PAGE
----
It was recently revealed that the President intends to publicly endorse specific borders and other terms for a Palestinian state, which he hopes will go down in history as the “Obama Framework.” But it would be more truthful to call it what it is — the Palestinian Framework.
The new “Obama Framework” scheme was reported on March 30 by Jackson Diehl, deputy editorial page editor of the Washington Post, a journalist whom the Obama administration has often used to leak information it wants to float for trial balloons.
Why does Obama intend to push forward with a plan that will be rejected by Israel and lead to a crisis in Israeli-American relations? It would be a “bid by Obama for a foreign policy legacy,” Diehl writes. “At a minimum,” according to Diehl, Obama hopes that “diplomats who now talk of the ‘Clinton parameters’ from 2000 (a proposal by then-President Bill Clinton) would henceforth speak of the “Obama framework.”
So the President’s bid for a “legacy” should become Israel’s security nightmare?
Most disturbing are the specific terms that President Obama intends to embrace, as outlined by Diehl. They mirror the Palestinian position in almost every respect.
• “Palestine’s territory would be based on Israel pre-1967 borders with the West Bank and Gaza Strip, with territorial swaps to allow Israel’s annexation of some Jewish settlements.” However, it takes two sides to swap, so if the Palestinian Authority does not want to swap, there will be no swapping. Let’s call it for what it is: the pre-1967 borders.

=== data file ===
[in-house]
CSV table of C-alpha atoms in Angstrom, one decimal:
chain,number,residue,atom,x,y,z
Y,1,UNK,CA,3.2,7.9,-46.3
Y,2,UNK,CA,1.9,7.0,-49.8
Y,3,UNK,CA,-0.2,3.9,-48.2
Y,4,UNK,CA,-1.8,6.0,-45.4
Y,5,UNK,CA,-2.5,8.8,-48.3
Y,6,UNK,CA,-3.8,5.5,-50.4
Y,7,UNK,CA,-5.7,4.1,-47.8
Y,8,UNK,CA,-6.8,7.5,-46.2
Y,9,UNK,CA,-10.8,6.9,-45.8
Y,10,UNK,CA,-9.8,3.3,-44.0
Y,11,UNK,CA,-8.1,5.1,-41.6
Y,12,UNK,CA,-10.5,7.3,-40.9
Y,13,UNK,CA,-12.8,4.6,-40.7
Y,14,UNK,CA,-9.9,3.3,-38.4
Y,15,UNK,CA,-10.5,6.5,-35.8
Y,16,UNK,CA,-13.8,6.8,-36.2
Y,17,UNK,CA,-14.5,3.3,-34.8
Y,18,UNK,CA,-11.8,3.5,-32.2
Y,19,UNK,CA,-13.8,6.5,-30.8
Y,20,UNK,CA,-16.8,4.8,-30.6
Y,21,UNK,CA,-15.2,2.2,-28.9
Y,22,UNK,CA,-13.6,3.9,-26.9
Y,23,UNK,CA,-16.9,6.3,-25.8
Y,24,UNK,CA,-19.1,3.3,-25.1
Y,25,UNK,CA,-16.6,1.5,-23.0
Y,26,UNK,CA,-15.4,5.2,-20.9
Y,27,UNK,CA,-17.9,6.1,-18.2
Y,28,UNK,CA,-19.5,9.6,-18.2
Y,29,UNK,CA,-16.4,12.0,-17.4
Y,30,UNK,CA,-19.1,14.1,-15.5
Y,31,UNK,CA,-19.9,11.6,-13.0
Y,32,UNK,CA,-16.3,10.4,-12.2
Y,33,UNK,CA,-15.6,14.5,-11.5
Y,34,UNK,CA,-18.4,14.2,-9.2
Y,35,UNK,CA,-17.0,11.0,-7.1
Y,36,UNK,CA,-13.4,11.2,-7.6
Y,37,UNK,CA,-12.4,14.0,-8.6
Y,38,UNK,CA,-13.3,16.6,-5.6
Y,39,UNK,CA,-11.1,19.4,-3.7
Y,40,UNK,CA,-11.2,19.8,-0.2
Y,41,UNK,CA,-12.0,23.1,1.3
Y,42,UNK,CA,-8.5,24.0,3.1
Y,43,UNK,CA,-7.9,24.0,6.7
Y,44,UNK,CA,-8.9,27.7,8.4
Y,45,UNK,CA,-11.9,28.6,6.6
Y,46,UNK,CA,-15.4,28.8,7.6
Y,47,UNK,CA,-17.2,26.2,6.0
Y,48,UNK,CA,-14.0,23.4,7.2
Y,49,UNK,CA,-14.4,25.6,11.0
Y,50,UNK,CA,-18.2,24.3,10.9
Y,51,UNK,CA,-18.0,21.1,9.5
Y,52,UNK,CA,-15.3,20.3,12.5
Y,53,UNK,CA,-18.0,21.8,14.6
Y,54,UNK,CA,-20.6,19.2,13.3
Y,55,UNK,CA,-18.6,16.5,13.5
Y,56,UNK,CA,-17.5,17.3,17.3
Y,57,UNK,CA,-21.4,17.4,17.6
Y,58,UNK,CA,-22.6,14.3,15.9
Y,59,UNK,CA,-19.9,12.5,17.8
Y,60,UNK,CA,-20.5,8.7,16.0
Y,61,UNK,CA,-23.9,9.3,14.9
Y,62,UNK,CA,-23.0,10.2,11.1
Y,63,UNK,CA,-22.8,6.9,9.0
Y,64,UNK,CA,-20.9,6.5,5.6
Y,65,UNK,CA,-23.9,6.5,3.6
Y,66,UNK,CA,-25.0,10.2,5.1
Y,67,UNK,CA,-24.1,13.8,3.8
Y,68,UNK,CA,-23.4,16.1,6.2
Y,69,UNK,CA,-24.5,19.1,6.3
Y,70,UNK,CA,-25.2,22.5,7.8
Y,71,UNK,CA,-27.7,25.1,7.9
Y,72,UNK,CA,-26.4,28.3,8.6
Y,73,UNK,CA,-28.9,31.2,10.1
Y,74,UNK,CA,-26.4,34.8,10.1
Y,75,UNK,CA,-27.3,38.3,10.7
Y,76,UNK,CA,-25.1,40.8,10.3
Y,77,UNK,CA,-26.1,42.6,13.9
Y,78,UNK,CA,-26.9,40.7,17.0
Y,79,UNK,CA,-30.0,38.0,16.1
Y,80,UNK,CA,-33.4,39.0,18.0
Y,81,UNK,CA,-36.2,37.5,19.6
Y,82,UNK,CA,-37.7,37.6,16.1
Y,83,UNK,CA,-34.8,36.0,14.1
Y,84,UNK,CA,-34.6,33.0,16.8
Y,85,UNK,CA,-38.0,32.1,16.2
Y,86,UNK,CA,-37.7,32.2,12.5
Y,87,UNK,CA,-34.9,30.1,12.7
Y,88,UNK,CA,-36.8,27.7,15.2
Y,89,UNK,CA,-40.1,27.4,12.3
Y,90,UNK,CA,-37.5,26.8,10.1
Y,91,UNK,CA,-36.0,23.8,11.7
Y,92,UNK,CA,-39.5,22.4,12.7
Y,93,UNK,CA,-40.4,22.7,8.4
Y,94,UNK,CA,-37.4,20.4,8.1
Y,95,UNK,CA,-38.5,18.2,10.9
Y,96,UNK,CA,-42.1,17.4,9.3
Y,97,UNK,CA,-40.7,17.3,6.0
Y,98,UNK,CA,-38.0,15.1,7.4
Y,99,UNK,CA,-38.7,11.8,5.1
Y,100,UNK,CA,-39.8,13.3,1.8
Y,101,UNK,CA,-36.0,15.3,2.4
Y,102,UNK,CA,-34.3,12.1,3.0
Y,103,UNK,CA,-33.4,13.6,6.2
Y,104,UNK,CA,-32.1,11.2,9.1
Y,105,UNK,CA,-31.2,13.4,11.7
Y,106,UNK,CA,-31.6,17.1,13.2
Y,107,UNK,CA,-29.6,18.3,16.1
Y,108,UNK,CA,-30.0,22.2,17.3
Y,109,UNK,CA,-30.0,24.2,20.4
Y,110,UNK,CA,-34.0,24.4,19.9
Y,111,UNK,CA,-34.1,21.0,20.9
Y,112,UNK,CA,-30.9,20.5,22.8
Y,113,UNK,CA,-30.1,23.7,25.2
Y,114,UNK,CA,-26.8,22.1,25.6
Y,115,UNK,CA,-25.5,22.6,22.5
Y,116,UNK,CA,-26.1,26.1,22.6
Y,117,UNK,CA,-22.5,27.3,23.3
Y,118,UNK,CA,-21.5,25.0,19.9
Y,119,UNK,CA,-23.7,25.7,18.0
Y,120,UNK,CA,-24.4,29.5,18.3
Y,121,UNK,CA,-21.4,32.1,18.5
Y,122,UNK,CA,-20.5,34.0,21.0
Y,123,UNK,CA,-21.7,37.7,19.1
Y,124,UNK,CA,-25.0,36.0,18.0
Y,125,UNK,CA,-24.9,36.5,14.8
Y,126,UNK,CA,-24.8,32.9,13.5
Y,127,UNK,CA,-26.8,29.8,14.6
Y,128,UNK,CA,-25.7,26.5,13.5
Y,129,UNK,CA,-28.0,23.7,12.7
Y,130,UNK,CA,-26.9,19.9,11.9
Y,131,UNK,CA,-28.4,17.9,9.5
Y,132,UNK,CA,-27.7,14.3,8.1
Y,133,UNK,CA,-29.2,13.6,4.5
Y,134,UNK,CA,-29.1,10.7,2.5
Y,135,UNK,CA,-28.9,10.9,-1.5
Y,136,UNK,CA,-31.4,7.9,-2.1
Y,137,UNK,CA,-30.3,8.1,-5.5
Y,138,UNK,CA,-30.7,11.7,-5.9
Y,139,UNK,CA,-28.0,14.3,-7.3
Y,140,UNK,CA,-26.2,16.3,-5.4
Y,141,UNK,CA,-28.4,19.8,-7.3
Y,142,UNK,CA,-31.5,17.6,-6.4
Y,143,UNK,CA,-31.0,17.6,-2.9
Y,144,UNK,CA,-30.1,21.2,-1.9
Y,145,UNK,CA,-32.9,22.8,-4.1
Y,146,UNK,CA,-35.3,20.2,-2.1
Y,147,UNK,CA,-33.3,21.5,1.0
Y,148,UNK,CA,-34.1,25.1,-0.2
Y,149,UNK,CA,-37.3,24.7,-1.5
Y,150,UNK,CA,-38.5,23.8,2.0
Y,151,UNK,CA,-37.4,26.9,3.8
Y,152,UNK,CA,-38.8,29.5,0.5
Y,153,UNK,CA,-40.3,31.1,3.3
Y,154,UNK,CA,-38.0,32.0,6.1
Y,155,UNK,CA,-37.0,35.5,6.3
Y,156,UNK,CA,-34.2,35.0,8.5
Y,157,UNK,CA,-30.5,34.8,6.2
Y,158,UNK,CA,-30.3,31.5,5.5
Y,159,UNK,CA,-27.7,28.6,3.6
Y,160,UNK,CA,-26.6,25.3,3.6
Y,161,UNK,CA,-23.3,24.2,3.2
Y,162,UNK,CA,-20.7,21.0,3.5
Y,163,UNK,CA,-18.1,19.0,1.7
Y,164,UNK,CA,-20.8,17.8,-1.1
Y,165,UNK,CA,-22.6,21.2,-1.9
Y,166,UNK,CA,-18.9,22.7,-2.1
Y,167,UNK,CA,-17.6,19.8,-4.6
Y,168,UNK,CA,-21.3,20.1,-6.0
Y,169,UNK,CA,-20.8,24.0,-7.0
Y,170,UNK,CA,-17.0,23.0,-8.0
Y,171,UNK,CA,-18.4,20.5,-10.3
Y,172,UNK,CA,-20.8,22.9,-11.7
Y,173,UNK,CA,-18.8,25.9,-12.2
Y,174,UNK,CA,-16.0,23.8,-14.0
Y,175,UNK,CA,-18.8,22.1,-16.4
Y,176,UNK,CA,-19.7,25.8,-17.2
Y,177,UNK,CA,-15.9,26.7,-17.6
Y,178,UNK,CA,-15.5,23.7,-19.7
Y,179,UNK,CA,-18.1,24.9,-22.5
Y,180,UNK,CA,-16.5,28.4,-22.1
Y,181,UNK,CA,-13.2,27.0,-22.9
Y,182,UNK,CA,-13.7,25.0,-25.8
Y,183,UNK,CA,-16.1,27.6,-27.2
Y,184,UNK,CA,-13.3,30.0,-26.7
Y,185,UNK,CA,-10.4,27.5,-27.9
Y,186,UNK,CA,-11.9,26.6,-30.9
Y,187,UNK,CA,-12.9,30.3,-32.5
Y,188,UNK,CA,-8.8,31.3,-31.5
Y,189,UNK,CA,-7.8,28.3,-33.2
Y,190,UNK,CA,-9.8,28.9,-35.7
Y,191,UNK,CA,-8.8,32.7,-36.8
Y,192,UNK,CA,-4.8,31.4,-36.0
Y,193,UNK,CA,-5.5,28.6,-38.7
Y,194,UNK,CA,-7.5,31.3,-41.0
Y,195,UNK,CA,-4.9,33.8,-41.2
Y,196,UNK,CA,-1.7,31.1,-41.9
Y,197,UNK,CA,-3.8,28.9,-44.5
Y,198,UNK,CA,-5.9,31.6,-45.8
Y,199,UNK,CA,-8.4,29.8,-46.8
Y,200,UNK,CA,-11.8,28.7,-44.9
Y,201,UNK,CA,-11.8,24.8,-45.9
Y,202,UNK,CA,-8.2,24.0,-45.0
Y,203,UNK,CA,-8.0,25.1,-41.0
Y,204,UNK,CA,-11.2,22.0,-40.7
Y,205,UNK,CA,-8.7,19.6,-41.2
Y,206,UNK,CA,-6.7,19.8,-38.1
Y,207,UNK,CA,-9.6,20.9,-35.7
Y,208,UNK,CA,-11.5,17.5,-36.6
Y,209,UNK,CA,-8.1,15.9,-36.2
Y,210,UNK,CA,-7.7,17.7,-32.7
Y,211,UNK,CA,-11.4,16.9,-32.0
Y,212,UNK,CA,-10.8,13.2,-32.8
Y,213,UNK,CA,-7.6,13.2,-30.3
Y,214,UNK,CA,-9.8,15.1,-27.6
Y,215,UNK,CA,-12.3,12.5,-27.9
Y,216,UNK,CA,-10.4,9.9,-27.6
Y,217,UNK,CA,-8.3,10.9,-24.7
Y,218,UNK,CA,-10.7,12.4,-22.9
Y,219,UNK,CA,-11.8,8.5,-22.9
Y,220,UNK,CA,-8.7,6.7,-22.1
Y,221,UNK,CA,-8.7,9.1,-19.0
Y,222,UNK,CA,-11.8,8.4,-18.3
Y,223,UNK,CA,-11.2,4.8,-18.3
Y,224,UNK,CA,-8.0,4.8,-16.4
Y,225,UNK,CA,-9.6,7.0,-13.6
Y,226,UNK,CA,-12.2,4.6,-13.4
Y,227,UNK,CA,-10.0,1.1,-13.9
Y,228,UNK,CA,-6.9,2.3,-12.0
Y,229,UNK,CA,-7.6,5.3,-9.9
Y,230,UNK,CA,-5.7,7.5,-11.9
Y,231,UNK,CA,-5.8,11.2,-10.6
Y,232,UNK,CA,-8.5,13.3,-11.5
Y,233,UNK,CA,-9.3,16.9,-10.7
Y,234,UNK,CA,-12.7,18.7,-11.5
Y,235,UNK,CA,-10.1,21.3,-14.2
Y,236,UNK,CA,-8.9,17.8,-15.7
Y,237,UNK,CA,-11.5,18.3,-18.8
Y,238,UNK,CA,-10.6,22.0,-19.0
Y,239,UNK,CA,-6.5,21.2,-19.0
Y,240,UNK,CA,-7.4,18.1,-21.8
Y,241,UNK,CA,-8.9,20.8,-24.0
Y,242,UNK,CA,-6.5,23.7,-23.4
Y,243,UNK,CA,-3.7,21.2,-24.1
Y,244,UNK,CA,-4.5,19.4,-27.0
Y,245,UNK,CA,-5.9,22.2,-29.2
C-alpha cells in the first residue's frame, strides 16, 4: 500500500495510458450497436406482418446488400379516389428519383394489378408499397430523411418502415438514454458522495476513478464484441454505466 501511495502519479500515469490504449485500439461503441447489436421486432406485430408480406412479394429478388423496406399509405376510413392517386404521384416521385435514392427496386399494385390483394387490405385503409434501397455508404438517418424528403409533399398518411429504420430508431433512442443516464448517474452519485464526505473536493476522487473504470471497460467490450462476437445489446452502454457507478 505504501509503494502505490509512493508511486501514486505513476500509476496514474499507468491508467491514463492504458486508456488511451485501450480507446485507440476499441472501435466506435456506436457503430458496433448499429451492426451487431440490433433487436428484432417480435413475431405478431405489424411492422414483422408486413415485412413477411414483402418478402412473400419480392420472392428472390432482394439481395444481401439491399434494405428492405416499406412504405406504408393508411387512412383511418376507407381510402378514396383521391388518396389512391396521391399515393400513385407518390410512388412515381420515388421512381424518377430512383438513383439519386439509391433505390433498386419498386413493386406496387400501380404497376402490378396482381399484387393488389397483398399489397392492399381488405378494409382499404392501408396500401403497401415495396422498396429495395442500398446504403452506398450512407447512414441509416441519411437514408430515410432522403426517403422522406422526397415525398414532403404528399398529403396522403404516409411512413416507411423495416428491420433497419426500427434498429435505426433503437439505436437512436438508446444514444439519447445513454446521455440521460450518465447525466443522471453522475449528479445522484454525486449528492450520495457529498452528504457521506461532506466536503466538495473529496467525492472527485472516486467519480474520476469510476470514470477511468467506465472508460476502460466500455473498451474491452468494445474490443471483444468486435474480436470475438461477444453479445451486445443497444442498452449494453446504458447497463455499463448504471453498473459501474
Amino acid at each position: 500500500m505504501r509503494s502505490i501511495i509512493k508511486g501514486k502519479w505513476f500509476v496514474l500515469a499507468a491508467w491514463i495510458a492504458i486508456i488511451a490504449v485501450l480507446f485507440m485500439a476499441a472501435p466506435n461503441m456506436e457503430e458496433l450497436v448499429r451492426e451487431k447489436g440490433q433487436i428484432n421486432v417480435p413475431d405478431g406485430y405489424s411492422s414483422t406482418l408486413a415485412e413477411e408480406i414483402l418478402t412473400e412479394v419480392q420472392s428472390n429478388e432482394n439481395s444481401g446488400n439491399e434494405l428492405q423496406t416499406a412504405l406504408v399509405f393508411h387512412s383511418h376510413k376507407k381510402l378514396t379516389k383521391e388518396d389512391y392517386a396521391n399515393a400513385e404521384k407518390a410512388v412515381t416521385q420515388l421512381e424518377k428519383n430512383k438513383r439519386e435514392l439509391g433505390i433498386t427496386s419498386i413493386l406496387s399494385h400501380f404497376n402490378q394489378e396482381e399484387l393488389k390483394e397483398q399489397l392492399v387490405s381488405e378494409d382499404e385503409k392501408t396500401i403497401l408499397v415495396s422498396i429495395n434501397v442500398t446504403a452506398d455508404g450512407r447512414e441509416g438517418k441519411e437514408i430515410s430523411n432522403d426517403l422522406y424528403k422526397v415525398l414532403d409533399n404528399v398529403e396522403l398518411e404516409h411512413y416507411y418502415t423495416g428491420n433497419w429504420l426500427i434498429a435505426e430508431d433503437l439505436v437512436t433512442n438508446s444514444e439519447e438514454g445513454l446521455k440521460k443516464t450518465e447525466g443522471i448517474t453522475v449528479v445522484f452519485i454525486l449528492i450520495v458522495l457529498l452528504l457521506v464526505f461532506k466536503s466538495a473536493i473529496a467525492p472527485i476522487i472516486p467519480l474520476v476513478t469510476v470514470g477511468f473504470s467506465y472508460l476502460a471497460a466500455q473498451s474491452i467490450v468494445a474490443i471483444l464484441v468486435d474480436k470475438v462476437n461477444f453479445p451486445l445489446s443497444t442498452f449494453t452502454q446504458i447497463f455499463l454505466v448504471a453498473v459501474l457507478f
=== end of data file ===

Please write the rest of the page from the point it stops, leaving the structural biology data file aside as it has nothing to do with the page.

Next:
That would leave Israel nine miles wide at its vulnerable mid-section. A Palestinian tank column would be able to cut the Jewish state in two in a matter of minutes. A study by the Joint Chiefs of Staff after the 1967 war concluded that in order to have “a militarily defensible border,” Israel would need “control of the prominent high ground running north-south through the middle of West Jordan” [i.e. most of Judea-Samaria].”
• “Jerusalem would be the capital of both nations.” Since it is physically and administratively impossible to have two countries use the same territory as their capital, there would have to be a geographical division. The Arab position has always been that the pre-1967 parts of the city should be the Arab capital–meaning the Old City section of Jerusalem (where the Temple Mount and Western Wall are located), the Mount of Olives cemetery, and the neighborhoods of Ramot, French Hill, Gilo, and Har Homa, among others.